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A recent independent investigation into Princess Diana’s 1995 BBC Panorama bombshell interview has discovered that former reporter Martin Bashir “deceived and induced” her brother to secure it, confirming a decades-long rumour. The 127-page report on the explosive broadcast, where the Princess of Wales spoke candidly about the havoc that ensued in the royal palace and memorably disclosed there were “three of us” in reference to her adulterous marriage to Prince Charles, exclaims that BBC “fell short of the high standards of integrity and transparency which are its hallmark.”

At a time where British media was marked by its invasive patrolling of the Princess of Wales, Bashir forged bank statements that purported that two senior courtiers were receiving payments by security services to surveillance Diana and presented them to Diana’s brother, Charles Spencer, in an effort to compel her to finally share her story with the public. Upon this groundbreaking revelation, BBC has since issued former apologies to Prince Charles, her sons William and Harry, and her brother. In his statement, Bashir deeply regrets his previous breach of ethical guidelines and said constructing false documents was a “stupid thing to do.” However, he continued, ““I also reiterate that the bank statements had no bearing whatsoever on the personal choice by Princess Diana to take part in the interview.” The inquiry also unveils a letter from Diana shortly after the sensational confessional refuting theories that she had been misled or pressured. She penned a letter, “Martin Bashir did not show me any documents, nor give me any information that I was not previously aware of. I consented to the interview on Panorama without any undue pressure and have no regrets concerning the matter.”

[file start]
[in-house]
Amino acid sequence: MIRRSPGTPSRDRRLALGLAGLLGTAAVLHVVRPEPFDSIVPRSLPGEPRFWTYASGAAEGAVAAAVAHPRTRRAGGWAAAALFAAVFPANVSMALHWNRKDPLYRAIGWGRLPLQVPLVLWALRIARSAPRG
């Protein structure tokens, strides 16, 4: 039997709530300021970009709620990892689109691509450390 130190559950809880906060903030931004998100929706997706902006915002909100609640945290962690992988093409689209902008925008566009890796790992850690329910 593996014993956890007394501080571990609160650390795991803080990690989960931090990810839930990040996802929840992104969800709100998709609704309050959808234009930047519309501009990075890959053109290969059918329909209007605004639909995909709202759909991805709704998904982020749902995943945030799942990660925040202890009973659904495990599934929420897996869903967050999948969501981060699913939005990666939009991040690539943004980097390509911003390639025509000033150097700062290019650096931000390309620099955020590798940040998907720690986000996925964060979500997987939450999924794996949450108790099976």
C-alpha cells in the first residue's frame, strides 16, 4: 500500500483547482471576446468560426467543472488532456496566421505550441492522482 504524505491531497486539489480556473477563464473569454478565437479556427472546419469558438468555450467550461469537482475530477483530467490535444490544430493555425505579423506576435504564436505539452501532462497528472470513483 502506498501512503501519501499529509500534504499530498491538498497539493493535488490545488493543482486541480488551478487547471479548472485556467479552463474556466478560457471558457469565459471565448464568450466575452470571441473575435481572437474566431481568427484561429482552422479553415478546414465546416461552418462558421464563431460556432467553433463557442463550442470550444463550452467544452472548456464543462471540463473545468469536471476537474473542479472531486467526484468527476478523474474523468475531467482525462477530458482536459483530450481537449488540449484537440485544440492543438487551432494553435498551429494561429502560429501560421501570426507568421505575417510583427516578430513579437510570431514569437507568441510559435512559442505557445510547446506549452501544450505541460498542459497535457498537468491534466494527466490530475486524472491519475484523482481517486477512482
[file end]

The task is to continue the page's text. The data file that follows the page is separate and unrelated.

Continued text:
Princess Diana Martin Bashir
Martin Bashir interviews Princess Diana in Kensington Palace for the television program Panorama. (Photo by © Pool Photograph/Corbis/Corbis via Getty Images)

“Although the report states that Diana, Princess of Wales, was keen on the idea of an interview with the BBC, it is clear that the process for securing the interview fell far short of what audiences have a right to expect. We are very sorry for this,” BBC Director-General Tim Davie said in a statement. He added, “While today’s BBC has significantly better processes and procedures, those that existed at the time should have prevented the interview being secured in this way. The BBC should have made greater effort to get to the bottom of what happened at the time and been more transparent about what it knew.”

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